Too young to qualify for a COVID-19 shot? Bring an unvaccinated senior with you.

a person puts a bandaid on another person
Anchorage School District school nurse Kristin Studley (right) administers the Moderna Covid-19 vaccination to Rae Hancock (left). Hancock was one of 771 people who received vaccines at the ASD Education Center on Jan. 7, 2021. (Jeff Chen/Alaska Public Media)

Alaska health officials this week announced a new way people can qualify for a COVID-19 vaccine: Bring an unvaccinated senior with you, and you can get a shot yourself.

States like Massachusetts have used a similar vaccine buddy system, with the goal of making it easier for older people to get their shots.

Here’s how it works: If you know someone who’s over 65, and you help them get vaccinated, you can get vaccinated yourself at the same time — even if you don’t meet any other state eligibility requirements.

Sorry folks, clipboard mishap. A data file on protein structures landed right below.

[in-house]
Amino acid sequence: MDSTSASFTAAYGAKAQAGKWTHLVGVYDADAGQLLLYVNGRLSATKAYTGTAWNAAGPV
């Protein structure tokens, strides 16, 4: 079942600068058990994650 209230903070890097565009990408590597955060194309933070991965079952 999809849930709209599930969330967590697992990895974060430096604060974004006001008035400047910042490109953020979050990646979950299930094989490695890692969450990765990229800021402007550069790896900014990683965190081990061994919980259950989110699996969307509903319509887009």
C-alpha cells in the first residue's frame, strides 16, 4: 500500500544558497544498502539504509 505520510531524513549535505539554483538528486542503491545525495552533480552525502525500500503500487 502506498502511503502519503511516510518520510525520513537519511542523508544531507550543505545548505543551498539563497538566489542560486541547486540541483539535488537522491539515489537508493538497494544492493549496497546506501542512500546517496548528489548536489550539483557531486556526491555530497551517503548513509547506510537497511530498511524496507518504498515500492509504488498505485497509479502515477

The state also announced two more groups now eligible for vaccines.

Anyone living or working in a congregate setting can now be vaccinated — that includes jails and prisons, domestic violence or homeless shelters and residential drug treatment centers. Before, the qualification had only applied to people working in the judicial system, the Department of Health and Social Services said in a prepared statement.

Anyone providing at-home care for what the state calls a “medically fragile person” can also be vaccinated. That includes anyone supporting another person in bathing, dressing, shopping, laundry and similar.

Previously, caregivers were only eligible if they were caring for a person 65 or older.

For full details about vaccine eligibility, visit

Nathaniel Herz is an Anchorage-based journalist. He's been a reporter in Alaska for a decade, and is currently reporting for Alaska Public Media. Find more of his work by subscribing to his newsletter, Northern Journal, at Reach him at

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